USA Field Hockey

A look back and a look ahead

July 09, 2011, 12 p.m. (ET)

COLORADO SPRINGS, CO. - Championship matches can come down to just one critical moment that draws the line between victory and defeat; champions and the runner-up. In the final match of Champions Challenge I, USA built an early 2-0 lead against Japan, however, sixty second before halftime, an unexpected goal changed the momentum of the match and USA was unable to break Japan’s rhythm. The consequence is clear. USA fell short of reaching their goal of a first place finish and advancing to Champions Trophy. However, the positive outcome has been recognition of key areas to focus on as the Pan American Games rapidly approach.

"Champions Challenge was a clear indicator of the development of the midfield elimination skills of the USA Team,” said Terry Walsh, Technical Director, USA Field Hockey. “The ability to control important matches with quality control, precise passing and receiving execution, changeable outletting options and incisive midfield eliminations was evident throughout the tournament.”

USA remains ranked thirteenth in the world and continues to develop their reputation as a team that can have a presence at the highest level heading into the 2012 Olympic year. In the upcoming two months, USA will play in twelve international matches, further providing the opportunity to assess strategies and areas of development prior to the Pan Am Games. USA will challenge Germany and Belgium on a European Tour in August and meet New Zealand on home turf in early September.

“The world’s best teams, Holland and Argentina, have had significant trouble with New Zealand at the recent Champions Trophy in Amsterdam,” said Walsh. “New Zealand possesses speed and elimination skills through their midfield and deep into attack. The five game test series against New Zealand in Chula Vista will be a key period in the development of the team.” 

While defeat is often times heartbreaking, it can provide valuable learning lessons that lead to success down the road. For USA, the final match at Champions Challenge offered vital information that will, in time, produce the desired result. 

“Playing our way into the final and our performance against Japan has provided some critical and vital lessons to our squad,” said Bodimeade. “As disappointing as losing was, I know that it has provided us with the information needed that is relevant to our group and can be taken forward onto the Pan Am Games. Each day is another step, a challenge to approach excellence and an opportunity to raise the level.”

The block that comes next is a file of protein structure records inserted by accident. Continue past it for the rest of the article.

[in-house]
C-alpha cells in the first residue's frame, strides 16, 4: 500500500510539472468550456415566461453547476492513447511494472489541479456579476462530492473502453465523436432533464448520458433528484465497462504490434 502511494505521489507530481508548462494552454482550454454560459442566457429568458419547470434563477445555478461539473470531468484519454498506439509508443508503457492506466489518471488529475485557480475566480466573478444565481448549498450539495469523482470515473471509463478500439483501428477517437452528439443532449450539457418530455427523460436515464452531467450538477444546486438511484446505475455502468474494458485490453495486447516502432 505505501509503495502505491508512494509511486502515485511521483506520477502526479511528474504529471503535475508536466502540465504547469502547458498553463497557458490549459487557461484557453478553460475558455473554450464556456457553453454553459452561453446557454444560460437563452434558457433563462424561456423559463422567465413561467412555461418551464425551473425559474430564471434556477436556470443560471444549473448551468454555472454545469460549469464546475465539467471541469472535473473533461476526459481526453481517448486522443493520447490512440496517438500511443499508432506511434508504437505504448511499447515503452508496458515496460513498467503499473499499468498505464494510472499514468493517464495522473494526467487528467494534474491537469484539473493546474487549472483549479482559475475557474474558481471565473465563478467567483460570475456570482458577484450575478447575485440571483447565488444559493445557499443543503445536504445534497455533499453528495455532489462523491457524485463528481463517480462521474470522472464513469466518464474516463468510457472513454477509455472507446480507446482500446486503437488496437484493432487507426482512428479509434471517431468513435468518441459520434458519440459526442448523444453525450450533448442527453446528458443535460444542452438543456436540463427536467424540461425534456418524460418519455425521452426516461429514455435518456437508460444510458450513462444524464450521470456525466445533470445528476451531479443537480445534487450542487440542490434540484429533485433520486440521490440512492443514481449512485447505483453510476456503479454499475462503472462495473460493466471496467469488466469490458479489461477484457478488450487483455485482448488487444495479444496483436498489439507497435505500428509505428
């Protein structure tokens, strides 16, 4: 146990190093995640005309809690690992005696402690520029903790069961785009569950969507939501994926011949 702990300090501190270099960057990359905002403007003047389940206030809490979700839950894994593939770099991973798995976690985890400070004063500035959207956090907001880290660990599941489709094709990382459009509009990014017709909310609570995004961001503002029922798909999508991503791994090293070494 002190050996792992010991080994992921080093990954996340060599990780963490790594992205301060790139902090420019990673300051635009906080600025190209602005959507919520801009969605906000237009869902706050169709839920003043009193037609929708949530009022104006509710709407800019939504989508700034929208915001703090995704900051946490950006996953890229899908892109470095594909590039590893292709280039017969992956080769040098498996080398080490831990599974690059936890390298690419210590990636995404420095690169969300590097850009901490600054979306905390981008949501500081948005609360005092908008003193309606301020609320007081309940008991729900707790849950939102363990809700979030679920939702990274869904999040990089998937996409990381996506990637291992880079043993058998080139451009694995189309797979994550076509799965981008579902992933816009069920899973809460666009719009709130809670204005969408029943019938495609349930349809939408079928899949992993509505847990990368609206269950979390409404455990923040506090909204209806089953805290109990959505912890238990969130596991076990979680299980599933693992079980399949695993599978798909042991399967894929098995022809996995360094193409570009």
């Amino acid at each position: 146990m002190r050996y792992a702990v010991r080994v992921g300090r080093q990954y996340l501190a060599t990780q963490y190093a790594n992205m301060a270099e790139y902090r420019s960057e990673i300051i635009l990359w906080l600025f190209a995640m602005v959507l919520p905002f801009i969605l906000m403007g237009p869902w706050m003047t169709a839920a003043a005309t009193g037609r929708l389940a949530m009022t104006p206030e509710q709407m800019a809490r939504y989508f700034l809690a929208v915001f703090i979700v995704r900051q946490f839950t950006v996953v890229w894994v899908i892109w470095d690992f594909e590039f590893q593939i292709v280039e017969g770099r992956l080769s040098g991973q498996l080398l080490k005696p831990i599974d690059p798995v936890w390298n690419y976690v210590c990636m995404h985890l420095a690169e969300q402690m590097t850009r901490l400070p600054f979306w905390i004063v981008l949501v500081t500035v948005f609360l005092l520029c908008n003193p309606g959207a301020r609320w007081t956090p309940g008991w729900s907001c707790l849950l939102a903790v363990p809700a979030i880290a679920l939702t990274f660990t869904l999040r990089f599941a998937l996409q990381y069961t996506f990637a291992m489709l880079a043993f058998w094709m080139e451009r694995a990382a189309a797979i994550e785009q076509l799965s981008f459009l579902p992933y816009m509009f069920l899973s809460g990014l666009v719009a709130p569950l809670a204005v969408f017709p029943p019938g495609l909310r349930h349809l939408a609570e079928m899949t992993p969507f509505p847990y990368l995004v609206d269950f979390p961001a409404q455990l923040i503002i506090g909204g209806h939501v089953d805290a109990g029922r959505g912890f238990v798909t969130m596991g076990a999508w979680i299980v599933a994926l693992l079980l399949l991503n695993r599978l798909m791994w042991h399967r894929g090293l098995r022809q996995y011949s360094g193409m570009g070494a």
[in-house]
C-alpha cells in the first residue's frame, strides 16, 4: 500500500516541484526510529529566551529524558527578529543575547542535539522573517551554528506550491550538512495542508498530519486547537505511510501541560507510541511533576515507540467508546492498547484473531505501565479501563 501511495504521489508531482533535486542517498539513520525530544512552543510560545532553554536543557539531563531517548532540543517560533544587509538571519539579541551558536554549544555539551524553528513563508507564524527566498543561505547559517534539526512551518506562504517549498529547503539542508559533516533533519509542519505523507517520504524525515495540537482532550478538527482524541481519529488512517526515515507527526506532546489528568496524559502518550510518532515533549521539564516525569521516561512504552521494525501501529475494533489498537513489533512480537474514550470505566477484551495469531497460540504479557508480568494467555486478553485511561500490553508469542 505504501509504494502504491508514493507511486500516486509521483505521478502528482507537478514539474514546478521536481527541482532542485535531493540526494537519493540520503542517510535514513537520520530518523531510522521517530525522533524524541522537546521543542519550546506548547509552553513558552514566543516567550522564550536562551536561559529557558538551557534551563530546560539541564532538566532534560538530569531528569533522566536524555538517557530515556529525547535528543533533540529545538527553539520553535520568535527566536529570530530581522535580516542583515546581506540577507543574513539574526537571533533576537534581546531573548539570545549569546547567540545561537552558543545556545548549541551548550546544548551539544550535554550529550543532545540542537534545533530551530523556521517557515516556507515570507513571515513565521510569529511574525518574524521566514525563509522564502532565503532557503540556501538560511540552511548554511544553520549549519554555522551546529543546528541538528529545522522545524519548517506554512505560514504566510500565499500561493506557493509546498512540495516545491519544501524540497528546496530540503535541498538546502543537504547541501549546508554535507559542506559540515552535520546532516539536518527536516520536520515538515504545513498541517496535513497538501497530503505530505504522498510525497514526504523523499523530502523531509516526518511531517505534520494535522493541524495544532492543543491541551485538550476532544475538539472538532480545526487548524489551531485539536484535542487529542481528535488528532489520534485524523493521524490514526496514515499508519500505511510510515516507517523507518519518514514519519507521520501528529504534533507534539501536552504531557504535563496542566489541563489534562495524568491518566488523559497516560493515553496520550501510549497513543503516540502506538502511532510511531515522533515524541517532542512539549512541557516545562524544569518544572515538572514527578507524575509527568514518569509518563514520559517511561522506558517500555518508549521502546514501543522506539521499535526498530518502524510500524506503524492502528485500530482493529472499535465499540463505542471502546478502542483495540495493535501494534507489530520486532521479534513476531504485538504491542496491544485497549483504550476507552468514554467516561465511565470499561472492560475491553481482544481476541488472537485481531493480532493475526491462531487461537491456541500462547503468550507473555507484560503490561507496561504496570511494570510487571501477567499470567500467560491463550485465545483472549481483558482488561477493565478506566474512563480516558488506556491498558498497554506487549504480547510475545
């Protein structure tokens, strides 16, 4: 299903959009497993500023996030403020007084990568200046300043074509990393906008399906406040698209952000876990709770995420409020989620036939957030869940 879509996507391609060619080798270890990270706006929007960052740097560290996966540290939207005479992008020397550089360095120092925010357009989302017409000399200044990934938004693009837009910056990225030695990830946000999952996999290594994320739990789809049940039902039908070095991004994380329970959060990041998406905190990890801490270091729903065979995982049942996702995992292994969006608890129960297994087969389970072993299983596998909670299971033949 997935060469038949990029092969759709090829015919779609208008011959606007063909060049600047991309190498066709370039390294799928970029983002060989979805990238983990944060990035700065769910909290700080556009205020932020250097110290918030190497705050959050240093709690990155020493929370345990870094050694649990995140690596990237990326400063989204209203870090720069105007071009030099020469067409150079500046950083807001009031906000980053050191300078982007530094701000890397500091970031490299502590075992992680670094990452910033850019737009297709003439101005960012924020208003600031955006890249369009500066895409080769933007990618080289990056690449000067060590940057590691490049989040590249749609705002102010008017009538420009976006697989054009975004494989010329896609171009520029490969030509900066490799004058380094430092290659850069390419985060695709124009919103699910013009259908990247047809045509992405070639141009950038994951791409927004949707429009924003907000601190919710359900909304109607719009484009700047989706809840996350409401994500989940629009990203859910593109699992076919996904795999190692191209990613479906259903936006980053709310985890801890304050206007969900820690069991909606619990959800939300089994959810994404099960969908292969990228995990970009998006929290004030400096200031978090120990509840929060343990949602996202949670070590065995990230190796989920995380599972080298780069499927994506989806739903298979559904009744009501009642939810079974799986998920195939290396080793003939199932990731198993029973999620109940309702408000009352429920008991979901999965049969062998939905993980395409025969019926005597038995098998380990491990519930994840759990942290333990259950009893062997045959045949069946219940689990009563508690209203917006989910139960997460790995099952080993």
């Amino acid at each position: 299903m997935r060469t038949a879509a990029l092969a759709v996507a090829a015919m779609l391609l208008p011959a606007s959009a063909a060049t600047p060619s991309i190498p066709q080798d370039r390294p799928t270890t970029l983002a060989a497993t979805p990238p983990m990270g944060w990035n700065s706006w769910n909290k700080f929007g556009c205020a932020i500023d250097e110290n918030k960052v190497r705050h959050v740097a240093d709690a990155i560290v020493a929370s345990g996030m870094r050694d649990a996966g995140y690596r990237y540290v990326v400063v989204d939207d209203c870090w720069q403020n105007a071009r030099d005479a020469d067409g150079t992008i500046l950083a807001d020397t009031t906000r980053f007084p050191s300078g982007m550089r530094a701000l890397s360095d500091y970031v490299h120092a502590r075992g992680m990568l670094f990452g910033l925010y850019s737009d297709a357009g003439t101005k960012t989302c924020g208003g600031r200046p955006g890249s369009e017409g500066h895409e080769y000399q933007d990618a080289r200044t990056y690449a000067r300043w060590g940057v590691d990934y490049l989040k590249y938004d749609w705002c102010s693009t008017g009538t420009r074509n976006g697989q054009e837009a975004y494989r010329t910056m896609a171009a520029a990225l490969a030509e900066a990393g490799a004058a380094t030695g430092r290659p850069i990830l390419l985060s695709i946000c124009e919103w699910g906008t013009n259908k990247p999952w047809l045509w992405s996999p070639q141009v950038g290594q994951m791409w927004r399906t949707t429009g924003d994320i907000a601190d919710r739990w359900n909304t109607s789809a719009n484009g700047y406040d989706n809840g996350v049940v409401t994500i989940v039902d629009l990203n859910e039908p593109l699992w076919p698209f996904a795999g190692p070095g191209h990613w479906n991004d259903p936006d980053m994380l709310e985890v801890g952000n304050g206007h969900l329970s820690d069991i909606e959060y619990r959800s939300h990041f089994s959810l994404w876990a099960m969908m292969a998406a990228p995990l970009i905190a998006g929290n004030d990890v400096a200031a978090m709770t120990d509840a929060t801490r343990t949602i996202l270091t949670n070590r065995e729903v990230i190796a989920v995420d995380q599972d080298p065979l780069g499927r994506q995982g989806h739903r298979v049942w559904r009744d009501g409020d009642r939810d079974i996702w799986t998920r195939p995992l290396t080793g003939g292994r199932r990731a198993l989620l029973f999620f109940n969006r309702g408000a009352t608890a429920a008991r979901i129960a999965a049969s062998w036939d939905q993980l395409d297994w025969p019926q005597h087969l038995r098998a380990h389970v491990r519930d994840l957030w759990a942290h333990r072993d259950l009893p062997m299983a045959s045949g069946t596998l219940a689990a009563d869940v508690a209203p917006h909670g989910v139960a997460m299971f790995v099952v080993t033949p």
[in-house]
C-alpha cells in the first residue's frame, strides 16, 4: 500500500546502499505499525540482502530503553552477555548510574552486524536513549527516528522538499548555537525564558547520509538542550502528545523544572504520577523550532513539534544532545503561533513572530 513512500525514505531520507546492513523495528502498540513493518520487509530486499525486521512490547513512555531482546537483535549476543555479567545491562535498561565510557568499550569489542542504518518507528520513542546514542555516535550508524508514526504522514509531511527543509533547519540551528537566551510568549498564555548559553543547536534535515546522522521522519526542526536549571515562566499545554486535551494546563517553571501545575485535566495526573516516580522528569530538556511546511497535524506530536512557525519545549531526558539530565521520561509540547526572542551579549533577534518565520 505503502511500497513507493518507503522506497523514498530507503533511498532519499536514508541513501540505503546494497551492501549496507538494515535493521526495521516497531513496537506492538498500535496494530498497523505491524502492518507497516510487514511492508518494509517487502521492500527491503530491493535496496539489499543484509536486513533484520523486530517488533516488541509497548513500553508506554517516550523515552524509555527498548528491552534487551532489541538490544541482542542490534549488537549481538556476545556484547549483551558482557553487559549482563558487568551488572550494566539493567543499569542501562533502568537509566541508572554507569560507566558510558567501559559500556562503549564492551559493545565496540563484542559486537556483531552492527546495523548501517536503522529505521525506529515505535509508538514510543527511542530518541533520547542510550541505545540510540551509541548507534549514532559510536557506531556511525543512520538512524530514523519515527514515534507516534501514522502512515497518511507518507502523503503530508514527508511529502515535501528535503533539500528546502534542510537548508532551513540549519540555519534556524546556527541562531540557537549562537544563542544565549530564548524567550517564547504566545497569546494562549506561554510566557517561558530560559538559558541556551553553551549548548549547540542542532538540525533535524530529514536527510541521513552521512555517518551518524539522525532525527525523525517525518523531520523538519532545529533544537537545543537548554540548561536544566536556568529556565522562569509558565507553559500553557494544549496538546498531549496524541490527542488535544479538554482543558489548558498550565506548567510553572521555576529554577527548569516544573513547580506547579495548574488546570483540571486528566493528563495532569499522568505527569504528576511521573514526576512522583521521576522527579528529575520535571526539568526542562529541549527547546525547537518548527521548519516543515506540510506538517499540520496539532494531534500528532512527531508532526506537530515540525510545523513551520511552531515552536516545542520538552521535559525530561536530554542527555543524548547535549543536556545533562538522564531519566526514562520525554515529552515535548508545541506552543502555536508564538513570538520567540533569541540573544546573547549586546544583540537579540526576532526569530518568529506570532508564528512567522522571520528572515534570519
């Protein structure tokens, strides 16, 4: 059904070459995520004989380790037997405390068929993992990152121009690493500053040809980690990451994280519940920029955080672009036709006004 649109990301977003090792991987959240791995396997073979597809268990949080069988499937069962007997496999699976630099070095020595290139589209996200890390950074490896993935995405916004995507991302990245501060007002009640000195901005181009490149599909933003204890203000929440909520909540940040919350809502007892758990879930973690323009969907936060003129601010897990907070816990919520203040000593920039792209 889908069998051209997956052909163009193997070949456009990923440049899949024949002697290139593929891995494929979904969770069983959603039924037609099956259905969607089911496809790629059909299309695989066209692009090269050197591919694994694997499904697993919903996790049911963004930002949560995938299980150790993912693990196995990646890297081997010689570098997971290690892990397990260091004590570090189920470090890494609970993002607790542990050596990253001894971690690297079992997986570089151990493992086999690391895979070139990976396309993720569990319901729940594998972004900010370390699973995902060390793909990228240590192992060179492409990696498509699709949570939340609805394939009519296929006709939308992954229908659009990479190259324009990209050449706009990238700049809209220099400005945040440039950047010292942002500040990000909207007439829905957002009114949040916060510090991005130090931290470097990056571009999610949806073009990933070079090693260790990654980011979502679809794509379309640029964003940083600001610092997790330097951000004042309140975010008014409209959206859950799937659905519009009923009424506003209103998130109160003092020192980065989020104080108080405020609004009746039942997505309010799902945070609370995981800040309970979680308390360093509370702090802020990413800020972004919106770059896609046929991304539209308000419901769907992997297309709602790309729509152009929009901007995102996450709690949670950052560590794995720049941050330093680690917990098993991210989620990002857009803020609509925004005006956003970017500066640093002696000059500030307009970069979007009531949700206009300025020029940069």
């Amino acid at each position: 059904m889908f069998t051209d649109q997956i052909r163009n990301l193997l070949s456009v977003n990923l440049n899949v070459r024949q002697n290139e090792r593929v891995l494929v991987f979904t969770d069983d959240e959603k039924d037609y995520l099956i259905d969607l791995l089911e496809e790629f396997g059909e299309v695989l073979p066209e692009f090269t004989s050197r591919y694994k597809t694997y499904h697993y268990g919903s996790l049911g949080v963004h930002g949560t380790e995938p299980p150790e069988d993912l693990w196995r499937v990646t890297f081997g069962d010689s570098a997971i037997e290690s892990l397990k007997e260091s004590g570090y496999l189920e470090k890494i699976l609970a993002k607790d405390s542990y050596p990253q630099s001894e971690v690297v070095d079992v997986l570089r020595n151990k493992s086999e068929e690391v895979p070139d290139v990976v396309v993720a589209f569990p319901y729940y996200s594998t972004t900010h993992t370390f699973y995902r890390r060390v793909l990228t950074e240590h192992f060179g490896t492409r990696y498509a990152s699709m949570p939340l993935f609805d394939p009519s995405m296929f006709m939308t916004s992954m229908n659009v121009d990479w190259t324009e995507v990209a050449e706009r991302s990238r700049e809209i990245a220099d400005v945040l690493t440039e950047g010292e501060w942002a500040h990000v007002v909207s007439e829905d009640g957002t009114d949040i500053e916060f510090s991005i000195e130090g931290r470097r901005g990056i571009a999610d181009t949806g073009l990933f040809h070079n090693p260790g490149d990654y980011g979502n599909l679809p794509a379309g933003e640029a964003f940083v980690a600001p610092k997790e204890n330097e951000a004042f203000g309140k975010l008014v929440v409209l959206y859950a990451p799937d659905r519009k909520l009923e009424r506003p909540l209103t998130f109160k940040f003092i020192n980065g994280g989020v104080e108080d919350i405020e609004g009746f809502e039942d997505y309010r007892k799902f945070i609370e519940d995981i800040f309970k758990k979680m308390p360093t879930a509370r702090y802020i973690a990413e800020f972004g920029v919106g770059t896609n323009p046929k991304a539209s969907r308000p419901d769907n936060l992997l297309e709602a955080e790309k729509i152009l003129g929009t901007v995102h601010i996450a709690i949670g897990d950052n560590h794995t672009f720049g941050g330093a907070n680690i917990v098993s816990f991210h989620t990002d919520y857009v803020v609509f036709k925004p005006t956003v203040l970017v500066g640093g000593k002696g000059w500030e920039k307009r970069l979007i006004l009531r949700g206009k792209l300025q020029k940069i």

Looking ahead to the Pan American Games, Canada, Chile and the world’s number one ranked team Argentina will be key opponents for USA. The Pan Am Games is an event held every four years, one year prior to the Olympics, with eight teams fighting for one sought-after spot and the chance at an Olympic dream. The direct route to the London Olympics will be success in Guadalajara, October 19-28. While this is a challenging task, it is achievable for the talented USA Team who is hungry for gold. USA has finished second to Argentina in the last five out of six Pan Am Games and is expecting a different result this year. 

In February, USA traveled to Argentina for two, four nation tournaments. USA advanced to the finals of the second tournament in Rosario against Argentina and fell just shy of defeating the number one world ranked team. Most recently, Argentina was knocked from the podium by the Netherlands at Champions Trophy in Amsterdam. The Netherlands successfully denied Argentina of what would have been their fourth consecutive title at Champions Trophy.

USA’s full-time athlete residency program will reconvene next week at the Olympic Training Center in Chula Vista, CA and the preparation will continue for the Pan American Games. The training will be tiring, difficult and strenuous, but the end result will be worth the sacrifice. The blood, sweat and tears shed over the next two and half months will be a total team effort in pursuit of claiming gold at the Pan Ams and gaining an automatic entry into the Olympic Games. Not to mention ending a lingering Argentinian winning streak that dates back as far as 1987.

 

 

 

 

 

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